prwto/toko$ th=$ kti/sew$
“(the) first (one) brought forth of every thing founded (by God)”
or, in simpler and more conventional translation:
“(the) first-born of all creation”
This phrase, or expression, relates to the same verb (e)stin, “he is”) in v. 15a (discussed in the previous note), and likewise defines who Jesus is (o%$ e)stin). The question then is, whether it represents a separate predicate, apposite to the first, or whether 15b is subordinate to 15a. If the latter, then the expression prwto/toko$ th=$ kti/sew$ explains what it means to say that Jesus is “the likeness/image of the unseeable God”.
The expression itself is comprised of two terms which, respectively, derive from verbs with a similar meaning—ti/ktw and kti/zw. The verb ti/ktw fundamentally means “bring forth, produce”, and is often used in reference to what the ground/soil produces, or to the birth of an animal or human being. In the former context, prwto/toko$ would mean “first-produced” (i.e. ‘first-fruits’), in the latter, “first-born”. The basic denotation of kti/zw is “found, establish, build”, as of a city or a house. Thus, kti/si$ refers to something that has been founded, built, or (more loosely) made; in a religious or theological context, this means something made (created) by God.
Let us begin with the noun kti/si$, a relatively common Greek word, but one that is rather rare in the New Testament; moreover, of the 19 occurrences, 11 are by Paul in his letters, and essentially in just 5 passages (cf. below). New Testament authors inherited the term primarily from the (philosophical/theological) vocabulary of Hellenistic Judaism—for example, the 16 occurrences in the LXX are from the later, Deutero-canonical writings and Wisdom literature (Wisdom 2:6; Sirach 16:17; Tobit 8:5, 15; Judith 9:12; 16:14, etc).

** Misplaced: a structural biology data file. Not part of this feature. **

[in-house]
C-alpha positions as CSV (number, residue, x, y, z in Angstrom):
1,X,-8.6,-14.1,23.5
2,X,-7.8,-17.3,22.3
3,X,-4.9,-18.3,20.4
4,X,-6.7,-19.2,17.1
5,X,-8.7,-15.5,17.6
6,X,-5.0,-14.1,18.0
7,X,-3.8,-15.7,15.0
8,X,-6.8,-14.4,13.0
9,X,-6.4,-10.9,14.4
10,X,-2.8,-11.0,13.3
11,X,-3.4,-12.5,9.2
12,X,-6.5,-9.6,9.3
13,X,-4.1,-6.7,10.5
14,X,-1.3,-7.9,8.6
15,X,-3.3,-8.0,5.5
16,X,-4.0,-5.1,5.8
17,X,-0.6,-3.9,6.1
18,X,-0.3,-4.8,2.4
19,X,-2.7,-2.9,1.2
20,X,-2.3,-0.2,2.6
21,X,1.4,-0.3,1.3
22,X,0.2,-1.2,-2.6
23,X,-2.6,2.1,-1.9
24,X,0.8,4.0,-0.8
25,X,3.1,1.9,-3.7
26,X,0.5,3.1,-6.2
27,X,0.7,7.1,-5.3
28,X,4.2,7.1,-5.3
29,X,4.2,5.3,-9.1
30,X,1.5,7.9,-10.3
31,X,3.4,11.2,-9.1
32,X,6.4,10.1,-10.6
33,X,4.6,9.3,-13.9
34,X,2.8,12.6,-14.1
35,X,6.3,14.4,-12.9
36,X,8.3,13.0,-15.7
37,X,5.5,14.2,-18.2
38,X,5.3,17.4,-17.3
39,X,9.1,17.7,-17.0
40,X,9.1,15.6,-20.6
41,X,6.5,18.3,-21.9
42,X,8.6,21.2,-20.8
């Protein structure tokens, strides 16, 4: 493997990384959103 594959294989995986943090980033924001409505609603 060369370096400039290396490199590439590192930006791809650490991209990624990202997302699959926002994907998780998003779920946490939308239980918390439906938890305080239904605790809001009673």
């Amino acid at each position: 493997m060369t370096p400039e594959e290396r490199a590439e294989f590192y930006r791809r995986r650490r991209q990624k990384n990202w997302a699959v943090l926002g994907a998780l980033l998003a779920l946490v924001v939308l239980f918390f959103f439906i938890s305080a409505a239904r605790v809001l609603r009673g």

The Pauline usage is notable, and can be divided into two contexts:
- The first creation, the current created order, especially the created beings (humans, animals, etc)—Romans 1:20, 25; 8:19-22, 39
- The idea of a new creation, through union with Christ, especially in terms the resurrection (i.e., participation in Jesus’ resurrection)—Gal 6:15; 2 Cor 5:17; while this resurrection-aspect is clearly present in Rom 8:19ff as well.
This usage corresponds with my understanding of the predicate of v. 15a, as I point out at the conclusion of the previous note.
The first term in the expression, prwto/toko$ is a verbal adjective which means, as noted above, “(the) first [prw=to$] (thing or person) brought forth [to/ko$]”. This passive adjective has a corresponding active form (nearly identical), prwtoto/ko$ (“bringing forth first”), which is more common in Greek, but which does not occur in the New Testament (or the LXX). This makes it all but certain that Paul (and other early Christians) inherited the passive prwto/toko$ from Old Testament and Jewish tradition, deriving it largely from the LXX usage (133 times), where it primarily refers (in a literal sense) to the firstborn offspring of animals and human beings. There are, however, also instances where it is used in a more figurative sense, referring to a high or privileged (“first”) position (e.g., Exod 4:22; Psalm 89:28).
Elsewhere in the New Testament, in Lukan Infancy narrative (Lk 2:7), it is used in the literal, biological sense of a woman’s first child (Jesus, born by Mary); cf. also Heb 11:28. However, the other occurrences all have a more specialized meaning, in reference to the special position Jesus has, in relation to other human beings (believers). This connotation is fundamentally Christological, and is defined primarily (if not exclusively) in terms of the exaltation Christology of early believers.